Not that I have any problem with someone believing in God or expressing their faith. I mean, I am a card-carrying Episcopalian after all. But again, it's the juxtaposition of us being brought to this rather Jesus-y rock concert by a man who normally fervently eschews all of that (a big Marilyn Manson fan back in the day, no less!), that Ro and I found humorous.

Besides, Christian rock and this kind of Creed-influenced quasi-Christian rock is just...dorky. I don't know why that is. Elvis can sing gospel, and it's awesome. U2 can get away with being even more overtly Christian than Flyleaf, and it still rocks. What is it about Christian rock as a genre? Seriously...help me out here. (Oh, and both Flyleaf and Skillet are marketed as both mainstream and Christian artists, btw.) Although I'm sure that both bands are expressing themselves artistically in an authentic, heartfelt Nickleback-y way, Christian rock always leaves one with a sense of being conned...of being proselytized to in a way that they think you will find "cool." Being a veteran of Roman Catholic youth groups, I have been subjected to quite a bit of that "rad" message delivery. Also, Christian rock sets itself up as an alternative to mainstream GODLESS DEVIL MUSIC, in a way that U2 never did.

This HILAROUS and ABSURD snippet really says it all. From "Skillet's Answer to Marilyn Manson":

Marilyn Manson stood on stage, screaming something about Jesus. And it wasn't very nice. To Skillet's John Cooper, who was in the audience, it was downright offensive. "Man, you're just rippin' us off!" John said out loud at the Manson concert.

Since Skillet's music is often compared to Marilyn Manson and Nine Inch Nails, John, Skillet's lead singer, decided to learn more about these groups. He found that the hype about Manson's message wasn't exaggerated; it was very anti-Christ.
As he watched the audience cheer at Manson's rants, he saw just how powerfully music can impact students—for good or for bad. John knew his band could have that kind of impact too, but with a message of hope.

His experience at that concert led to the song "Rippin' Me Off" on Skillet's recent album, Alien Youth.

I mean...Marilyn Manson????? They're STILL using Marilyn Manson as their boogeyman? PLEASE. He is beyond irrelevant and is more concerned about his girl problems and horror movies that go nowhere these days than with being the Antichrist Superstar. I mean, he's pushing 40! Marilyn Manson???!!!! Plus, it should be pointed out that Skillet sounds nothing like either Manson or NIN. Nothing.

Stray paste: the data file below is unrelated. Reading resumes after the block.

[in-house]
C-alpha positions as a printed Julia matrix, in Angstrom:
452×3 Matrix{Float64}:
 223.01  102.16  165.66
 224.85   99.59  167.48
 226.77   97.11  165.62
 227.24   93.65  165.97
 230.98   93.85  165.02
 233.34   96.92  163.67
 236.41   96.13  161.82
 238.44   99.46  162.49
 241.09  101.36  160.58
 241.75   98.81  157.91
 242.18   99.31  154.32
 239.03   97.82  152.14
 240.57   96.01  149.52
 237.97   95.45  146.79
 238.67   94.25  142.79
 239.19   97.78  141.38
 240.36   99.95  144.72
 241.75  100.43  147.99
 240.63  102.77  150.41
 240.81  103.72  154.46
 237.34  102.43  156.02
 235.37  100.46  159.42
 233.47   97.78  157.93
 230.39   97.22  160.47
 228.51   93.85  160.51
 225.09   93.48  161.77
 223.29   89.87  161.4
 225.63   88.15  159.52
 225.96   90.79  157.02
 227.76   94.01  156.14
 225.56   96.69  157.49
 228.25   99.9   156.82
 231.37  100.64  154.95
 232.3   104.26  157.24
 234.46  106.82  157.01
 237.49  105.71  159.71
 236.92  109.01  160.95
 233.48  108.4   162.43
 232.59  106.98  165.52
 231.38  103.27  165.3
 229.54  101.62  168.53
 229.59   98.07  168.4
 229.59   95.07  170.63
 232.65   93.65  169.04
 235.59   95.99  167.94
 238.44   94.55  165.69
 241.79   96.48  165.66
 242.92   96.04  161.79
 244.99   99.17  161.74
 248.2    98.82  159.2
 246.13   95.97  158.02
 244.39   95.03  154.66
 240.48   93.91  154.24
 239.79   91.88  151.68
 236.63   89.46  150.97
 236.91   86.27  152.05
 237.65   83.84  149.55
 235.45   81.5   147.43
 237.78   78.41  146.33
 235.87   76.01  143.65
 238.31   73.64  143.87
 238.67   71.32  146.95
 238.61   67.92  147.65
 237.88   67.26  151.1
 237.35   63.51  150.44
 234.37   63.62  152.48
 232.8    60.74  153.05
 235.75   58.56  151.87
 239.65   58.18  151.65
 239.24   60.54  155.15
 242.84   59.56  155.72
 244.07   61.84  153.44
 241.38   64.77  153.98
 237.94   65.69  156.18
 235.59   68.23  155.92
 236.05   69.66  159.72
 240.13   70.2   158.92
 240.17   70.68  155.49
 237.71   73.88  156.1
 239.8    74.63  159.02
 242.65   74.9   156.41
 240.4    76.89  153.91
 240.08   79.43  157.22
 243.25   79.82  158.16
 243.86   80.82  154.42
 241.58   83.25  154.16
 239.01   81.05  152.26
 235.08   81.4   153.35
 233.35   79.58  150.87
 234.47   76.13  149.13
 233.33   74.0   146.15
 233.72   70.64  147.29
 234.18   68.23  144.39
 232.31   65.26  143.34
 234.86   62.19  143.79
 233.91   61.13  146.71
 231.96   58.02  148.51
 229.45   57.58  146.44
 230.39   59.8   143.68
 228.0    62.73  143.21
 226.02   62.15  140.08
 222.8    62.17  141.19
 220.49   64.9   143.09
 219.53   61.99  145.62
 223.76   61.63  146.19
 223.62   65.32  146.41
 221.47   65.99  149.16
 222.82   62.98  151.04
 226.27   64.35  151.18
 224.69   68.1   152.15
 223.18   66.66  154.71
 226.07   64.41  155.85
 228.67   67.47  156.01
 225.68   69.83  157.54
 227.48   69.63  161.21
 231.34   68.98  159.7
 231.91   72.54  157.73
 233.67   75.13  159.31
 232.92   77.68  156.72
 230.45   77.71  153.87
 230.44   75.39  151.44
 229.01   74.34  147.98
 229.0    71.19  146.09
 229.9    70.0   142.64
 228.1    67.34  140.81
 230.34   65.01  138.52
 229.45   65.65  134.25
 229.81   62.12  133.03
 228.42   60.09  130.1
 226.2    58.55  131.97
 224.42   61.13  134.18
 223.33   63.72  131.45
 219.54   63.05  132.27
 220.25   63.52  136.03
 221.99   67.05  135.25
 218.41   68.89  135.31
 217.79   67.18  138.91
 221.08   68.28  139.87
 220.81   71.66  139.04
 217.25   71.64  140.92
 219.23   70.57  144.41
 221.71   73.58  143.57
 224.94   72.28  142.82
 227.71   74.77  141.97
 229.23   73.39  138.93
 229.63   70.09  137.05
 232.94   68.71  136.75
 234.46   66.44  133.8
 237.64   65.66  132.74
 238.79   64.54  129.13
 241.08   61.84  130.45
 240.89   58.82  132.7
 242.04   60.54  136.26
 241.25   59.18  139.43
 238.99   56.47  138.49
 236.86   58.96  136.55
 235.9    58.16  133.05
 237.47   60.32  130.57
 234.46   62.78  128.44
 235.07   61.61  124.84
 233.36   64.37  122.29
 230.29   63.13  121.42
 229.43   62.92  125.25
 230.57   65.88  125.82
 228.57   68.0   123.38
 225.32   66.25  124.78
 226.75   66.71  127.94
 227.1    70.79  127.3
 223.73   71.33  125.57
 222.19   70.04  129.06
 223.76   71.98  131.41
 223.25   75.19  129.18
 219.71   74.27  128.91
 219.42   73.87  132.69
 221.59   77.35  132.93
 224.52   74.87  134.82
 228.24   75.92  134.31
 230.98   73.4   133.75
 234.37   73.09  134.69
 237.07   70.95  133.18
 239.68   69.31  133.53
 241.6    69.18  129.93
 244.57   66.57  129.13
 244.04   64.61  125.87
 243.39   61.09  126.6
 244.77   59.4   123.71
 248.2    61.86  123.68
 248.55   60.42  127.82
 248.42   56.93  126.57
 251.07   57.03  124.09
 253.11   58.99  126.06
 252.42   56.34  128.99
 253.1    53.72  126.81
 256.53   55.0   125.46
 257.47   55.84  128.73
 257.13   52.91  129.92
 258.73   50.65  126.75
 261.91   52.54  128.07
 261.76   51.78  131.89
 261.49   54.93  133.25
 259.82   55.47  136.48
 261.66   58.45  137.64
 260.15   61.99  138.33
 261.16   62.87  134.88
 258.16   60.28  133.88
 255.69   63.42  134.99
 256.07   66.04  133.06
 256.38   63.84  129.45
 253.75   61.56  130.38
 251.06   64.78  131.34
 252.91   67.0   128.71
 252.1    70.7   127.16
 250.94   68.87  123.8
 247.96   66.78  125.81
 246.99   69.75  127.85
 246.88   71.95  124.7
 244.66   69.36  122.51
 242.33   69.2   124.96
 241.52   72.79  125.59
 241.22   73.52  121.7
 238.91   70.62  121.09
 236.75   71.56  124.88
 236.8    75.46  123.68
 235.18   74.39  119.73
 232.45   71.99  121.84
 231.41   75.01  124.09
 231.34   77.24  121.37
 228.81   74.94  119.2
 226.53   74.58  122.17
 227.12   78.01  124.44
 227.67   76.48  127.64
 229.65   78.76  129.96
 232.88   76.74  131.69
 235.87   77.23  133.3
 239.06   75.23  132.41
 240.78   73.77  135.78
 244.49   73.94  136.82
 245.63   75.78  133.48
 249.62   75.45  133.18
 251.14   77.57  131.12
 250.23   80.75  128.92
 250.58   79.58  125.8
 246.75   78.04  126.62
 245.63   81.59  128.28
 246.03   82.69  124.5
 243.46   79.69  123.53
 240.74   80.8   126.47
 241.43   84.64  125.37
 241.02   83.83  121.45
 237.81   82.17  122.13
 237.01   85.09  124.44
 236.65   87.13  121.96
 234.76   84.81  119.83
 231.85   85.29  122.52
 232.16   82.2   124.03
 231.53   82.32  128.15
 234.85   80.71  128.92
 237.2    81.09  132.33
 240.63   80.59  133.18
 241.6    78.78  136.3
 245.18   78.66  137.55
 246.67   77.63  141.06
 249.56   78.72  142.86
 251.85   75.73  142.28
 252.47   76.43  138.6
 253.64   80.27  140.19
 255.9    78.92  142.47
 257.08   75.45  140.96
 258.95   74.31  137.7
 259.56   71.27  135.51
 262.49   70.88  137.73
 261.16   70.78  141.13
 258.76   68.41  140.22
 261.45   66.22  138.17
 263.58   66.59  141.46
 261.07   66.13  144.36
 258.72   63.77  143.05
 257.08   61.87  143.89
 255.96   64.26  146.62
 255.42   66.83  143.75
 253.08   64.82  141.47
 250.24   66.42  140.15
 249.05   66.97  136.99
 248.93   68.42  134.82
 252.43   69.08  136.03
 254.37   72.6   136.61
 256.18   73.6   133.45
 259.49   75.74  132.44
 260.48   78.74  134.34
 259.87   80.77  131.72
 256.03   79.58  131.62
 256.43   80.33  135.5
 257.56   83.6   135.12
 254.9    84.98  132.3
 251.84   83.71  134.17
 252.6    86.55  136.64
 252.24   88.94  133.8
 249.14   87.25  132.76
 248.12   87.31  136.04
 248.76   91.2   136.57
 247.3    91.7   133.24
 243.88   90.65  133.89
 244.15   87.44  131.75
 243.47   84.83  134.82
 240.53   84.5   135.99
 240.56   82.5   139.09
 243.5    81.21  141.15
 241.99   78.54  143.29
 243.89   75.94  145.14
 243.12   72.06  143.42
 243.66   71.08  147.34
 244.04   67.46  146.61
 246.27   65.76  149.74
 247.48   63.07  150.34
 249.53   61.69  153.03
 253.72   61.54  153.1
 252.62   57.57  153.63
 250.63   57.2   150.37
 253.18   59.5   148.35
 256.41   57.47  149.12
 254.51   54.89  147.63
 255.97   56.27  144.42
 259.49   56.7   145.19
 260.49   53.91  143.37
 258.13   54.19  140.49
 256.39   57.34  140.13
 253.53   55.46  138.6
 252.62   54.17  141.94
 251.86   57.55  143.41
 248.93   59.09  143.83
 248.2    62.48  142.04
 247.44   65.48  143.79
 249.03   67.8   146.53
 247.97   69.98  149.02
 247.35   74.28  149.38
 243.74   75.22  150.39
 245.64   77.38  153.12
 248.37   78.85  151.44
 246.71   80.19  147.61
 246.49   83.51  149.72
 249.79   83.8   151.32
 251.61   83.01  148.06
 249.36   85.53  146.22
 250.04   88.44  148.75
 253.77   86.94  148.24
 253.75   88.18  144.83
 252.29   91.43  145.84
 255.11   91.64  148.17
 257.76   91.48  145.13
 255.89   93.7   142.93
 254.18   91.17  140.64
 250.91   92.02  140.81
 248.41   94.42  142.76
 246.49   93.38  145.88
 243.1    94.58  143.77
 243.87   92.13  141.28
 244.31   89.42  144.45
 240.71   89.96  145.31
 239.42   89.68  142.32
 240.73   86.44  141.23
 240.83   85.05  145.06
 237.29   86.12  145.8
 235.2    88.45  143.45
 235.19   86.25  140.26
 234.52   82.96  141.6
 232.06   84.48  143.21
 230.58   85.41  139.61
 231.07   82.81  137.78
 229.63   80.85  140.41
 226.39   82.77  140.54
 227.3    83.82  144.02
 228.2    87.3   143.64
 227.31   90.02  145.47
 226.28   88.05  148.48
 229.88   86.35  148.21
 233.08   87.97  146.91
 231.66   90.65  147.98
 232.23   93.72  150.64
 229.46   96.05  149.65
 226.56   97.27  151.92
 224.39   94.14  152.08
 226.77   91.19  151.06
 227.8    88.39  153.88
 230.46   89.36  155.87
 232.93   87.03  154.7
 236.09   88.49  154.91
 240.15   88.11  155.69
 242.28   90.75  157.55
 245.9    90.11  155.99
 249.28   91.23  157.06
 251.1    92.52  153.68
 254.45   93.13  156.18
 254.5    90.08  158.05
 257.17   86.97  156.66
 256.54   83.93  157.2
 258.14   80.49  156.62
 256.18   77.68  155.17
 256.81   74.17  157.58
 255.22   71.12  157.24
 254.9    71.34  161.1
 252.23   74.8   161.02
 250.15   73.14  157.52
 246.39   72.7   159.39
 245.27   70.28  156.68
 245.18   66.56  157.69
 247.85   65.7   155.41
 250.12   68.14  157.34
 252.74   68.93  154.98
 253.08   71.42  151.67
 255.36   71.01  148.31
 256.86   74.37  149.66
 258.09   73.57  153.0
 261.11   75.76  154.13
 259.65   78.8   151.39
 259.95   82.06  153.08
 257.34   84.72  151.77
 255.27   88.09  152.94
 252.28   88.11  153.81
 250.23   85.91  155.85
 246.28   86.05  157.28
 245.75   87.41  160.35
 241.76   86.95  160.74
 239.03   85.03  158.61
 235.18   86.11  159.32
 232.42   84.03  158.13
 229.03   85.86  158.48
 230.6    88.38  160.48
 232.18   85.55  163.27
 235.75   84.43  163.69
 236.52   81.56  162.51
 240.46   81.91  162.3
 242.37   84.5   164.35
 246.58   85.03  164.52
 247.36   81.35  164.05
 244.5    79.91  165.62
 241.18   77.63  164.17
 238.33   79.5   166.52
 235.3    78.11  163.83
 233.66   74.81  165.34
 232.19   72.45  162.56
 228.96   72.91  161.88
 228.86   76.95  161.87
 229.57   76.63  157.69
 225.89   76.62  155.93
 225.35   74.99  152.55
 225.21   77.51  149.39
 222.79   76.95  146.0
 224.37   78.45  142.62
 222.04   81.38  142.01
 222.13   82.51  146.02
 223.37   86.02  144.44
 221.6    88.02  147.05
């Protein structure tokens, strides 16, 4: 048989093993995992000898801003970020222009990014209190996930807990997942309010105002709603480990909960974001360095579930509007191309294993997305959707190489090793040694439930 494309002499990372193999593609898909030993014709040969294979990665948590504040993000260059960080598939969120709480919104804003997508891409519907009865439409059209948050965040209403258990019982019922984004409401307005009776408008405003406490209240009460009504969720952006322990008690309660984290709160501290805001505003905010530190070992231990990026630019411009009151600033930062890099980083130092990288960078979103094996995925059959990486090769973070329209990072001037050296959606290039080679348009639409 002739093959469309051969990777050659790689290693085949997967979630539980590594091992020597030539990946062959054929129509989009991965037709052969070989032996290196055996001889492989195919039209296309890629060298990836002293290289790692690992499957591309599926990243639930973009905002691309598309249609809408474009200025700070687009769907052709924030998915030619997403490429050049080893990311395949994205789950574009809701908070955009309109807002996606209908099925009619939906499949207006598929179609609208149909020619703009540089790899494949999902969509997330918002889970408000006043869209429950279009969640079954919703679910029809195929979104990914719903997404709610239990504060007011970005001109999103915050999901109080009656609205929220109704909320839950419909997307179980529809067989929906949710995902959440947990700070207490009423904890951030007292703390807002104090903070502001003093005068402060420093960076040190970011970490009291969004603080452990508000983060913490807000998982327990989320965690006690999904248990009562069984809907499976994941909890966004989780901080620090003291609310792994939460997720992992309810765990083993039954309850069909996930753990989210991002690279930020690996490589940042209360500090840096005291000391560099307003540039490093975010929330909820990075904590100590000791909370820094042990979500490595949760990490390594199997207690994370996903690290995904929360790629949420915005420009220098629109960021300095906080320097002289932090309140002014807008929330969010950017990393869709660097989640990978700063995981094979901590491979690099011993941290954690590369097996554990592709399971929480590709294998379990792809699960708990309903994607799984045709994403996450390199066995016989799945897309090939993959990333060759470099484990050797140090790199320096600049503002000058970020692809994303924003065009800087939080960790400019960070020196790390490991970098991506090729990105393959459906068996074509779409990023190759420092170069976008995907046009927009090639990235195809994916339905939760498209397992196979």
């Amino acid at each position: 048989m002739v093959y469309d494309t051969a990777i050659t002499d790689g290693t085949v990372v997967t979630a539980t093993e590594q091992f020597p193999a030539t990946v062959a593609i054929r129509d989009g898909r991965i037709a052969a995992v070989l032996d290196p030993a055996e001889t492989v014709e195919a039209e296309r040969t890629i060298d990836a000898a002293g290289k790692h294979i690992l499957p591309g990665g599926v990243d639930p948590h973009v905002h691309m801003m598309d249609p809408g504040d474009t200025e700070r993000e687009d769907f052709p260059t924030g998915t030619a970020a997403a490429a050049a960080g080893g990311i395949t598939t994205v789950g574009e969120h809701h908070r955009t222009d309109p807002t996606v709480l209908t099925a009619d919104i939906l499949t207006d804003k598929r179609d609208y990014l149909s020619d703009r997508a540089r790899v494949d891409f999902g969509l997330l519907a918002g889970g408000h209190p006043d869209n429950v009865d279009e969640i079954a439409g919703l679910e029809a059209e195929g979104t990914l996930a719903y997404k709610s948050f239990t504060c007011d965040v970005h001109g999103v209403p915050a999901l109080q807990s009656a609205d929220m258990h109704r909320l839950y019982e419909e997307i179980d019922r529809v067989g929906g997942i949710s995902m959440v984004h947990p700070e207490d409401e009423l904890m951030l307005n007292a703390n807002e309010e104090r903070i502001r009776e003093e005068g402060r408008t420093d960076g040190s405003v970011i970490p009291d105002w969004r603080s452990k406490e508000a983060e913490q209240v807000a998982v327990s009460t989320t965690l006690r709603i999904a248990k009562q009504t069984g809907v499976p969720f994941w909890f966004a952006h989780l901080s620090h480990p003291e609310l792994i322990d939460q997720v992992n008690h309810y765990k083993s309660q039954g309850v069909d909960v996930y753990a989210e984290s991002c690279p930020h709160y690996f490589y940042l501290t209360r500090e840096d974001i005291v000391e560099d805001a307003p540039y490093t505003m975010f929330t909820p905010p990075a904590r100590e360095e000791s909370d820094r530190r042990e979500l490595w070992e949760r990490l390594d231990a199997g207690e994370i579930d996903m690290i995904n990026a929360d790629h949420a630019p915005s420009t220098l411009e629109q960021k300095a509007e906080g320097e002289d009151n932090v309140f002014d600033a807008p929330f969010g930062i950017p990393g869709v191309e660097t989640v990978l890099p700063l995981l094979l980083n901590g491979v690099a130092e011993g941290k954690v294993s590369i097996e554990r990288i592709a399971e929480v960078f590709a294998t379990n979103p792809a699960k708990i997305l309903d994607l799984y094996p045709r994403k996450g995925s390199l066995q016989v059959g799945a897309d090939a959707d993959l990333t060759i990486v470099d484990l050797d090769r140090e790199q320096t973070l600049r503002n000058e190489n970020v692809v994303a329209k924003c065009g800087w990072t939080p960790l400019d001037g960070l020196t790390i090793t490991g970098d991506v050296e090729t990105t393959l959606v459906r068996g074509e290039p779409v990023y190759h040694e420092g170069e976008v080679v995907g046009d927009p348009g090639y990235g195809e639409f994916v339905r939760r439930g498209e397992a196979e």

The inability of Christian rockers and their fans to differentiate between a criticism of ORGANIZED RELIGION and God Him/Herself is just...a different topic for a different day. Mainly, Christian rock is dorked out because many Christians continue to believe that they and everything they stand for are constantly under siege and that they can't find messages of hope or love or peace in songs by NINE INCH NAILS (gasp!). There's nothing wrong with writing music with a positive message, but when you condemn angry music and dark music simply for being angry and dark, you're missing the point half the time.

I'm kind of digressing here. But I have to say, Flyleaf isn't particularly egregious in the preaching department. You can listen to their music for months and not realize that they're trying to be the next Creed, lyrically. As the husband apparently did. And as far as I'm concerned, they're a hell of a lot better than Creed. Not that that's saying all that much.

After the show, I asked the husband, "If you had a chance to HYPOTHETICALLY date Lacey, but you would have to regularly attend church, would you do it?" He looked a little torn. "What kind of church?" he asked. "Evangelical!" I gleefully answered. Now he looked really torn. "Well, is it a relationship as I would consider it to be a relationship?" "Yes, you would have sex with her," I replied, rolling my eyes. "Well, sure, I guess," he said.

Lacey and company? You've saved another soul.


Gabriel said...

The problem with Christian music is that they think everything must be positive, or praise worthy. To be honest, songs like NIN's "Terrible Lie", or "Sober" by Tool, are perhaps the most relevant type of religious songs today, because they are about the difficulty (seeming impossibility?) of aligning traditional religious views along with our modern world, which is one of science, and cruel humanity.